Run Cottage Touring Park, Suffolk

Run Cottage Touring Park is near the long-distance cycle path that follows the coast for 50 miles from Lowestoft to Felixstowe through a variety of coastal scenery. See the park’s website for information about Suffolk Coast Cycling, the Sailors’ Path and Rendlesham Forest.

South Wales Touring Park, Llanelli, South Wales

There’s a new cycle path under construction that will go from near the South Wales Touring Park entrance and link with many other cycle routes in Carmarthenshire. See the park’s cycling page for a map and links to the Celtic Train West, the South West Wales Legends cycle trail and the Millennium Coastal Path.

Plough Lane Caravan Park, Wiltshire

North Wiltshire is a great area to explore by bike and Plough Lane Caravan Park have compiled information on local cycle routes for guests to borrow. Popular trips from the park inlcude the picturesque village of Castle Combe as well as Calne and Avebury. There’s more information on the park’s cycling page.

Old Oaks Touring & Glamping Park, Somerset

The area around Glastonbury is ideal for cycling and the Old Touring & Glamping Park has put together a website page about local cycling with six local cycle routes for you to download. Free cycling maps are also available in the Tourist Information Room. On the Old Oaks’ cycling page you’ll also find information about the local company that hires electric bikes and delivers them to the park. You can also hire bikes in Glastonbury from the local tourist information centre and the park recommends these websites of interest: The Open Road Experience and Curious Trails – Somerset Cycle Paths for Awesome Days Out.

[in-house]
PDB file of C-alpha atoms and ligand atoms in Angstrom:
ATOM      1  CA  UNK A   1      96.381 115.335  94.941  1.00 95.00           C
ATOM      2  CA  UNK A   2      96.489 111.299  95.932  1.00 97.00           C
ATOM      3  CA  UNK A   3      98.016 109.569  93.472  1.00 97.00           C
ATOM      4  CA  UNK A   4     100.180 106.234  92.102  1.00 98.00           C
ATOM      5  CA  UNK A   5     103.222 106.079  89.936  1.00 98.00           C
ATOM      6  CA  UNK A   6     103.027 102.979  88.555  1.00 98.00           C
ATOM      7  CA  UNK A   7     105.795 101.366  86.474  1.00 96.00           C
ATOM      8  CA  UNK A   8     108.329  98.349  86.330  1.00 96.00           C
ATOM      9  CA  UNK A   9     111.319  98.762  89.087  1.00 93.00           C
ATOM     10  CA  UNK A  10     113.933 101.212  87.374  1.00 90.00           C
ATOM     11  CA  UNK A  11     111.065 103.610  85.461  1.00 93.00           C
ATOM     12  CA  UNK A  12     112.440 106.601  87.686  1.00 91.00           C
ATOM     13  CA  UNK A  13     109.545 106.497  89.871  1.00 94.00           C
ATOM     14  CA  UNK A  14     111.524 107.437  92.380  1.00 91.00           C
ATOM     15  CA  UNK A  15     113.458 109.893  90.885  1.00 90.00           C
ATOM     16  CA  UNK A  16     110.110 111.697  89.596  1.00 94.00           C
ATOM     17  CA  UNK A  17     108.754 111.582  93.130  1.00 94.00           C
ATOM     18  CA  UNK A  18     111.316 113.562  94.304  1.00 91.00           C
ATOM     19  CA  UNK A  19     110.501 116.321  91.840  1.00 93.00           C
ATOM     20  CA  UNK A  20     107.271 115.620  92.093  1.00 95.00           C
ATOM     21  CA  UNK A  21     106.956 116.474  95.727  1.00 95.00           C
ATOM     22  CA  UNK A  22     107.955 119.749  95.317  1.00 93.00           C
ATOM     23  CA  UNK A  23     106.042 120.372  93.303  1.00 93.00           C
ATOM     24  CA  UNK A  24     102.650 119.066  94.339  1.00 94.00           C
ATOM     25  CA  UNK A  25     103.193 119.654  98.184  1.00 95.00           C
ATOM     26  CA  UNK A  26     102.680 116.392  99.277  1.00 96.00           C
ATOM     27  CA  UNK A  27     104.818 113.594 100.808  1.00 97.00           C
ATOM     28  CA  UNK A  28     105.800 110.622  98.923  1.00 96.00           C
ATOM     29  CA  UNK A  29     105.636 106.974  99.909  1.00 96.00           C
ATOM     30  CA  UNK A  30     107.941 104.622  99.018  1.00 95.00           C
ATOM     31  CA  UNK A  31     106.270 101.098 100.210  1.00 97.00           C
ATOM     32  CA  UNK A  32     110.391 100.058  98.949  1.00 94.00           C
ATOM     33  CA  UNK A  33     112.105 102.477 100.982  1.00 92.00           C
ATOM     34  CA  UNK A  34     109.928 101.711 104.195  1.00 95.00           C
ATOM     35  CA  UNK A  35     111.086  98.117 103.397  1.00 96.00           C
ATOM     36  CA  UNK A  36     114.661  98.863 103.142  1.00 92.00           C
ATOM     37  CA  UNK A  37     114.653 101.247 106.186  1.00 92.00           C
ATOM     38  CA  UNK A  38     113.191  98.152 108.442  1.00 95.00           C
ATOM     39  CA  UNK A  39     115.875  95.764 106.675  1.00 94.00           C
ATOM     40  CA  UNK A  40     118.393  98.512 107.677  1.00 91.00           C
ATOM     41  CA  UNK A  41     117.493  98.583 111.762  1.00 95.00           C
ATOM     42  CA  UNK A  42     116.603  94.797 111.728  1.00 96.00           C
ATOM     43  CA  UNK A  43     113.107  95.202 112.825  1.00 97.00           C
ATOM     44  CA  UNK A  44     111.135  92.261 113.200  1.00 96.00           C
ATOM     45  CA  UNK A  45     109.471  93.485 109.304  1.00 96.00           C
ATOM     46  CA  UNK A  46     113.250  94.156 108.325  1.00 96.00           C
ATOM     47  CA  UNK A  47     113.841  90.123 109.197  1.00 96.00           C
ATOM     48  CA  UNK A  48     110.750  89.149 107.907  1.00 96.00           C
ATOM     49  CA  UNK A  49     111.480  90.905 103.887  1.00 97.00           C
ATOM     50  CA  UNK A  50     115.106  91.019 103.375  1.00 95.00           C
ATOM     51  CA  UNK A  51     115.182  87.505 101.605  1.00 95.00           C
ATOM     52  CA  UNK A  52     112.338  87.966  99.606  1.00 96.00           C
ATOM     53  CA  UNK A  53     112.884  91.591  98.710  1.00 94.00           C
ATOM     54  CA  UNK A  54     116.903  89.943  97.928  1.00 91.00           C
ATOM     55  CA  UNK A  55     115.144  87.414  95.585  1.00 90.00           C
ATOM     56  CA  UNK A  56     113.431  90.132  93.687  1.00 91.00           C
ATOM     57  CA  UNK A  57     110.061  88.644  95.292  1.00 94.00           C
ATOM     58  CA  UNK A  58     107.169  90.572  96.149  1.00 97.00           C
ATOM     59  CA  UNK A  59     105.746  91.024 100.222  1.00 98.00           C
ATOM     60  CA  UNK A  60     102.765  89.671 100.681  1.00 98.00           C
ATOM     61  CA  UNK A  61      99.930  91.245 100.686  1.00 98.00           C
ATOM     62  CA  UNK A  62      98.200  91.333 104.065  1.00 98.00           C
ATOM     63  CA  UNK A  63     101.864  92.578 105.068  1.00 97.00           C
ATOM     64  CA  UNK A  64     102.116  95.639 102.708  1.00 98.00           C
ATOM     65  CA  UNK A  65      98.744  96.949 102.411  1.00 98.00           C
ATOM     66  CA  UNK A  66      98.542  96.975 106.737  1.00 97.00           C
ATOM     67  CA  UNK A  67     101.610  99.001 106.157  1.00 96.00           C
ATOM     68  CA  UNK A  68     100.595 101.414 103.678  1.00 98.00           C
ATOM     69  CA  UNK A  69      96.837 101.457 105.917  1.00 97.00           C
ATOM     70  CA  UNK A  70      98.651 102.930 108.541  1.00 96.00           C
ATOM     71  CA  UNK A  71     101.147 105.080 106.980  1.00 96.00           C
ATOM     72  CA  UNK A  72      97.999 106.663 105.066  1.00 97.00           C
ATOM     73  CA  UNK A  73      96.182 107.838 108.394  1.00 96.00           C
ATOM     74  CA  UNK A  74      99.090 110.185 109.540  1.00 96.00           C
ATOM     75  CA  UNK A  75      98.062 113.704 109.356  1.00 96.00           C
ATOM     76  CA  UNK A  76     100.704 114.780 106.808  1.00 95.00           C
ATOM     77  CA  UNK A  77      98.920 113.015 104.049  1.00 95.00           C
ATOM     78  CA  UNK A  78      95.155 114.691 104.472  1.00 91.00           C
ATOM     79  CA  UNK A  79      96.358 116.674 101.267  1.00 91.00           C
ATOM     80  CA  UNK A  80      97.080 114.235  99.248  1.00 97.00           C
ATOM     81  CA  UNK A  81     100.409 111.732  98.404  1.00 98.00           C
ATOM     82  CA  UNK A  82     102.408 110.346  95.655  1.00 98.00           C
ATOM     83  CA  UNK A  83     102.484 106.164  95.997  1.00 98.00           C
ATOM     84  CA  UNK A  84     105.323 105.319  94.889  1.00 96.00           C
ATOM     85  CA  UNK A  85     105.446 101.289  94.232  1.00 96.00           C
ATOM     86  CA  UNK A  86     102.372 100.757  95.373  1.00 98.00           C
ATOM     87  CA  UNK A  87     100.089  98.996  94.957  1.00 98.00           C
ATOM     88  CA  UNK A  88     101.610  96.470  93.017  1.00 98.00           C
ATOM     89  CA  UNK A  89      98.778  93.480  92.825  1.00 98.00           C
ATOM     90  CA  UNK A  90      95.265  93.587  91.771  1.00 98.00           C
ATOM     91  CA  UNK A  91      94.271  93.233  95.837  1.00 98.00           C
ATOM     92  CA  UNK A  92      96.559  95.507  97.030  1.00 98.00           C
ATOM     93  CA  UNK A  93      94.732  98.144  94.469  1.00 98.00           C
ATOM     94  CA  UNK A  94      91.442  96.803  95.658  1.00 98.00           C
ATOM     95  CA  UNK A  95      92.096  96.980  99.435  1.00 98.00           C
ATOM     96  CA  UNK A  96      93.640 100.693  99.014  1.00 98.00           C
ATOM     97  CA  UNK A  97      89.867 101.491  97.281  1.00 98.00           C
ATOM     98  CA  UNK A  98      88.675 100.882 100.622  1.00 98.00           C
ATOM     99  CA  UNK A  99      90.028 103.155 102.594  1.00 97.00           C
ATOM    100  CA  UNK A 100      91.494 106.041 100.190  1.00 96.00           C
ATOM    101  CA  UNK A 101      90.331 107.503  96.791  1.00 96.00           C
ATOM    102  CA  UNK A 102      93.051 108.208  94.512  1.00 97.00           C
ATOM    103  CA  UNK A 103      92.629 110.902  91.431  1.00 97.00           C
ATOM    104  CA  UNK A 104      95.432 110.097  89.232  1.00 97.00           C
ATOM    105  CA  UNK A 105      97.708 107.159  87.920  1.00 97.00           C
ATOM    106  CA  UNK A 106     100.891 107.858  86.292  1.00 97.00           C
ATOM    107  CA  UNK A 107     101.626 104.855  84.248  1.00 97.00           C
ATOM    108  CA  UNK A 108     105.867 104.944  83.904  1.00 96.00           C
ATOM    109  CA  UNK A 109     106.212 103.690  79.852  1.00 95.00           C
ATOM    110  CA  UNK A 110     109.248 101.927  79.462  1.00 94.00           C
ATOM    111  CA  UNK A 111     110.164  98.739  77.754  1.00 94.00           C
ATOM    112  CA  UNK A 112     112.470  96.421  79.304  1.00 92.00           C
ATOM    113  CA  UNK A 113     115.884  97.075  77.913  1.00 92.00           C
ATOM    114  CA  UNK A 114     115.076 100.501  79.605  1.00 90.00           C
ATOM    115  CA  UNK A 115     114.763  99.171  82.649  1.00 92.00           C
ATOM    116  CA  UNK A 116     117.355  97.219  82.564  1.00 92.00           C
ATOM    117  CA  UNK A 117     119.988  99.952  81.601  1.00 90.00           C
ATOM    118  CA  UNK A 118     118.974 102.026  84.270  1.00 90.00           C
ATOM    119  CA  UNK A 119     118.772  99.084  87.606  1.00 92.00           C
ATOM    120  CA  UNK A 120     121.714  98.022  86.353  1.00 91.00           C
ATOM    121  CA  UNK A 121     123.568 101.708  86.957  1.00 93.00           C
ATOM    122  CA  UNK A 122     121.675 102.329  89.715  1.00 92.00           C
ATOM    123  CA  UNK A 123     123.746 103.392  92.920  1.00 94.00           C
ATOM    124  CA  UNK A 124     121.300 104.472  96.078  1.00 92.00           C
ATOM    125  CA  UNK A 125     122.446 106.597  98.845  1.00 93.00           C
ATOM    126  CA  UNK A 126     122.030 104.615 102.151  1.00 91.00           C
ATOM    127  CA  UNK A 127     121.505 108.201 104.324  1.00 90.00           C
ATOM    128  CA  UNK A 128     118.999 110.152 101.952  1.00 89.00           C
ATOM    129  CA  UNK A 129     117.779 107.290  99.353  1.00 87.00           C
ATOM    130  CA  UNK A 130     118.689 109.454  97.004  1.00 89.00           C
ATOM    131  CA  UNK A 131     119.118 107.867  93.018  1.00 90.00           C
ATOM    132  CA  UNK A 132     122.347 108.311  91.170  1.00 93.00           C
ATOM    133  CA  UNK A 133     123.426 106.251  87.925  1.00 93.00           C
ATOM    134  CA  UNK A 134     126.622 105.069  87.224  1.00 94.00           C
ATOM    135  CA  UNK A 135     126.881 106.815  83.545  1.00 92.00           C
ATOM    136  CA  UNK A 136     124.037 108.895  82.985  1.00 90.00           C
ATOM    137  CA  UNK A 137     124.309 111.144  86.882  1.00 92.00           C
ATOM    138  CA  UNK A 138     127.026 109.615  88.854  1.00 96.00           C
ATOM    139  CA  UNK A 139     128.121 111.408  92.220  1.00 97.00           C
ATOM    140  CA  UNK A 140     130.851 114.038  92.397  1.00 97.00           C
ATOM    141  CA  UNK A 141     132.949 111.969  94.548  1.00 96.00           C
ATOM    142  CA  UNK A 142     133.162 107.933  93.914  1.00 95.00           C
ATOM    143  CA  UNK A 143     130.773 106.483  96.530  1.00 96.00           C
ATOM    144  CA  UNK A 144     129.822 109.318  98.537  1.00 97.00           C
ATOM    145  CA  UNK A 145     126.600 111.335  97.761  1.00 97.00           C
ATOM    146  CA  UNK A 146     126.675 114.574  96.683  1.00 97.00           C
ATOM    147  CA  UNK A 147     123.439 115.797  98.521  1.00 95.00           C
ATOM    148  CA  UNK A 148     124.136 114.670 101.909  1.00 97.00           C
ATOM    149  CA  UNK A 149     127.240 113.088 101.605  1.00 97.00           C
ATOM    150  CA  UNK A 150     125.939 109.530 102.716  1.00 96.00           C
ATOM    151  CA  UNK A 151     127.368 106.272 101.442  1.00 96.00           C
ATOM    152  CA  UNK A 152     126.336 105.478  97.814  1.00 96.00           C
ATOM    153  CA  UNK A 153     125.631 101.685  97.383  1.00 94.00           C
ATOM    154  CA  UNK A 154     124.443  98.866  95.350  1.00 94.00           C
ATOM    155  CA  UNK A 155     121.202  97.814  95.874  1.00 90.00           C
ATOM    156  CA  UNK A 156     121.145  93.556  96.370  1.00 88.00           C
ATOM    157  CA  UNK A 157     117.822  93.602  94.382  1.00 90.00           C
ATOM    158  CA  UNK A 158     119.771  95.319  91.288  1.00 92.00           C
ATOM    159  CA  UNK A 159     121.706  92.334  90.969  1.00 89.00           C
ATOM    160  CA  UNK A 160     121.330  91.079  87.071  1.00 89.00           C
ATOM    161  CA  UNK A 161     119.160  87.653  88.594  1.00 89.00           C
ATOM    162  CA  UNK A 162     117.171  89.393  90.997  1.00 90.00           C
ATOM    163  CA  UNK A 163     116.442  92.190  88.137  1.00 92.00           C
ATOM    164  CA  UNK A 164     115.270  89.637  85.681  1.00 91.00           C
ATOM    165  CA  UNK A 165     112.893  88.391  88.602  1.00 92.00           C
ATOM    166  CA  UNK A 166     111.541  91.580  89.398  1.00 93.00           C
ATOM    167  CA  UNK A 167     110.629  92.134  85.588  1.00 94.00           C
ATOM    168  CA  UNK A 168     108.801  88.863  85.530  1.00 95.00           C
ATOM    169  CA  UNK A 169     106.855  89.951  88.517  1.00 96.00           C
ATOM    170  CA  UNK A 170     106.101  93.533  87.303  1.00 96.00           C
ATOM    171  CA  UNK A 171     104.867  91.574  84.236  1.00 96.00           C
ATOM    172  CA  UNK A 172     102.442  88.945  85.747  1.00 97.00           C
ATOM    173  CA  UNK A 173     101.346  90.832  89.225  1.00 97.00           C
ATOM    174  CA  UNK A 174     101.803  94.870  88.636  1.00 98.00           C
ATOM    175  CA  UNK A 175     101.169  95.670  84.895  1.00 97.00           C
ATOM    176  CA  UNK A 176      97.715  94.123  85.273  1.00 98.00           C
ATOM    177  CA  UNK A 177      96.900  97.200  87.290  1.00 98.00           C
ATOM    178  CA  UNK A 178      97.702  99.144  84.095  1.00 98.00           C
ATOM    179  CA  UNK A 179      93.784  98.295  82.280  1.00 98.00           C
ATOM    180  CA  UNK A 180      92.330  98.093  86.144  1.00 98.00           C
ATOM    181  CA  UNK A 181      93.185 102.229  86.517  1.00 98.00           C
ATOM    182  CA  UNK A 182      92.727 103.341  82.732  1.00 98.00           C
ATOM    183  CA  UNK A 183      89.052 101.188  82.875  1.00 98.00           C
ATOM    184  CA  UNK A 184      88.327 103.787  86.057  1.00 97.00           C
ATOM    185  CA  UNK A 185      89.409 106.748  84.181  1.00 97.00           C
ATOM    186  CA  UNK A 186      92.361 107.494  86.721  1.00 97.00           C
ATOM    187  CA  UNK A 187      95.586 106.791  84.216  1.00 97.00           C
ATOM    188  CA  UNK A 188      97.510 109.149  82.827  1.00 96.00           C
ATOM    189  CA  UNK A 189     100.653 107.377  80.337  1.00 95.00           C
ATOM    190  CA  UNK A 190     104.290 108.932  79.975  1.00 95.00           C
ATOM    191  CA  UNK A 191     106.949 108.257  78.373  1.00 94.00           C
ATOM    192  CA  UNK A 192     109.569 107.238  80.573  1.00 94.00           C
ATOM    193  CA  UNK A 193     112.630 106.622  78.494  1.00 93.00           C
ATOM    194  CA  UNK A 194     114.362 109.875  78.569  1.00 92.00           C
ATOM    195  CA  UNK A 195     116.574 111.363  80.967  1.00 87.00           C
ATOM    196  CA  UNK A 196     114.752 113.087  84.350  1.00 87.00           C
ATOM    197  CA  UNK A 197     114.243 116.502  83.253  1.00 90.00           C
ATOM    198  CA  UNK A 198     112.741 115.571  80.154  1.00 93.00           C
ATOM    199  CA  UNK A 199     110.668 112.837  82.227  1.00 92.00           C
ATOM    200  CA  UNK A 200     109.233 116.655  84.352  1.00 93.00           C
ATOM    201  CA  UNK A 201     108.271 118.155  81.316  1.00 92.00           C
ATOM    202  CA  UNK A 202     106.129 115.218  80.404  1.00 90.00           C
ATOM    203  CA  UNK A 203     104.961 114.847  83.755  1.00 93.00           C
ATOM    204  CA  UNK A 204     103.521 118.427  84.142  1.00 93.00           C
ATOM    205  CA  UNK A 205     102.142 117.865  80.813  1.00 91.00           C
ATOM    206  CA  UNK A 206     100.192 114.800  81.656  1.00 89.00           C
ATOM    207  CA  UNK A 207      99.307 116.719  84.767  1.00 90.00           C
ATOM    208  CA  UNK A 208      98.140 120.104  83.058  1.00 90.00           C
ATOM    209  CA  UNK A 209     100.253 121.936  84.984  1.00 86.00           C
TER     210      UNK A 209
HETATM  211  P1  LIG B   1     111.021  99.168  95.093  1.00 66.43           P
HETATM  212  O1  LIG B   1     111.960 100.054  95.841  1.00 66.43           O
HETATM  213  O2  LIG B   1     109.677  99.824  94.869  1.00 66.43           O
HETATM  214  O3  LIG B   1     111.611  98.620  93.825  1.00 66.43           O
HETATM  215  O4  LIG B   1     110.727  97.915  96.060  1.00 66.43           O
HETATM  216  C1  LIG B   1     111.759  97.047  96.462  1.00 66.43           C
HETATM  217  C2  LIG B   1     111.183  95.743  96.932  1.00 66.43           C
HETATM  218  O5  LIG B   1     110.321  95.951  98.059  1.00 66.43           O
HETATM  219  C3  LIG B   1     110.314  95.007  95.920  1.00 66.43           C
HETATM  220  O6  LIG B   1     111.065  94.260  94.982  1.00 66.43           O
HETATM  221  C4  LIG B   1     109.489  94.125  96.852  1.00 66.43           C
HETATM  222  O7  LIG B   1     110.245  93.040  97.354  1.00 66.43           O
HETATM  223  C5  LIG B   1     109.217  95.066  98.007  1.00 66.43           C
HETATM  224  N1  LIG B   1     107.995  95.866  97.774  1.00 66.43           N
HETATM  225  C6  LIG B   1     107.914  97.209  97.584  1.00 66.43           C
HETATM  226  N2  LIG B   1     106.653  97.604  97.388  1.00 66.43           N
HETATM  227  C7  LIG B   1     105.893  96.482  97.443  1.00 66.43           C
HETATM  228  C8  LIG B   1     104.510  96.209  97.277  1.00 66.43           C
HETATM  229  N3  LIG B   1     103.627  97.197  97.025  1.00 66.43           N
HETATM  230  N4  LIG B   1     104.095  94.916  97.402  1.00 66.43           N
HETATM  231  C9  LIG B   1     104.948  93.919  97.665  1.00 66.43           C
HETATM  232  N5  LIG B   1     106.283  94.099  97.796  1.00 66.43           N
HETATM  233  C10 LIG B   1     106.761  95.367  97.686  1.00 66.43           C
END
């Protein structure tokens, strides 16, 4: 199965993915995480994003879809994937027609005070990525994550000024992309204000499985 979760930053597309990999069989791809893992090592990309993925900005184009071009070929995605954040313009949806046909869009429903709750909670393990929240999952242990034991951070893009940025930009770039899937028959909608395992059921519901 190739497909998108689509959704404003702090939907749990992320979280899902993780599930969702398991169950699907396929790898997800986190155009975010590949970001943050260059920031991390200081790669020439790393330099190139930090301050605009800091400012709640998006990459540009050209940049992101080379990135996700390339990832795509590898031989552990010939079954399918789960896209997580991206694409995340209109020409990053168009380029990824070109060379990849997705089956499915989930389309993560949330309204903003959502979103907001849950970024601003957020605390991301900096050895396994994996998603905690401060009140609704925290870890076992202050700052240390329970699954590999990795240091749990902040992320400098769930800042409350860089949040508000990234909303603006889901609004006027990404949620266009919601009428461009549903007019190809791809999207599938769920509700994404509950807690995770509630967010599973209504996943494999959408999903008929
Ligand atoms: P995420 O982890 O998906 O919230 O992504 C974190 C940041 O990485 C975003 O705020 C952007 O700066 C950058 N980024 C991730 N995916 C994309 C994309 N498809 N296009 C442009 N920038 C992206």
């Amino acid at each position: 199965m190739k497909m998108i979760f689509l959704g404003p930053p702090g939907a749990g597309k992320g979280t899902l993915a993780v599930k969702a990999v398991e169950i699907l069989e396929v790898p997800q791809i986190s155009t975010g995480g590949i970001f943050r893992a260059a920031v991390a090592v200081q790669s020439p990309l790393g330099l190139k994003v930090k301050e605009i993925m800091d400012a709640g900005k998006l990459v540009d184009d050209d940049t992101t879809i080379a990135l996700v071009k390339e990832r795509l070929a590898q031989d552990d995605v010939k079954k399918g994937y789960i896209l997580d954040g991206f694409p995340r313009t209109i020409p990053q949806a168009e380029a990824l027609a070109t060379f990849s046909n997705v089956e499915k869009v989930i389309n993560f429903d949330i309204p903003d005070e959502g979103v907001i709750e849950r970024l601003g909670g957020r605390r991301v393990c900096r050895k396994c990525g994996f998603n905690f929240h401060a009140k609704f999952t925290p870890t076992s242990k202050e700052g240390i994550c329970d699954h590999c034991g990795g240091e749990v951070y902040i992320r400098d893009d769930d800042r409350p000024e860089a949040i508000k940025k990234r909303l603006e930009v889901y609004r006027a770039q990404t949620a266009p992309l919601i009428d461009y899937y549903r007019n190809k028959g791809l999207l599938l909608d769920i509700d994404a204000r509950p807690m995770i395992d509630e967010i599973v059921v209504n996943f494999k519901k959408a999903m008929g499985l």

Back of Beyond Touring Camping & Glamping Park, Dorset

From Back of Beyond Touring Camping & Glamping Park you can reach the New Forest with its extensive off-road trails. There’s also a major cycle path running along a former railway line nearby, as well as local country parks with good cycle tracks. See the cycling page on the park’s website for more information.

Woodland Springs Touring Park, Devon

Woodland Springs Touring Park is located in Dartmoor which has plenty to offer cyclists. There’s The Granite Way cycle path linking Okehampton and Lydford, Drake’s Trail from Tavistock to Plymouth and several trails at Haldon Forest. Cycle hire is available nearby.

Trethem Mill Touring Park, Cornwall

Cycling from Trethem Mill Touring Park is mainly on footpaths and lanes rather than designated cycle routes. A lot of guests do, however, enjoy cycling from the park. There is a coast-to-coast trail from Devoran to Portreath, known as the Bissoe Trail. You can reach the southern point using the King Harry car ferry. This chain ferry links the Roseland Peninsula with Feock, Truro and Falmouth. For more information, see Cornwall Trails or the Scoop of Cornwall blog.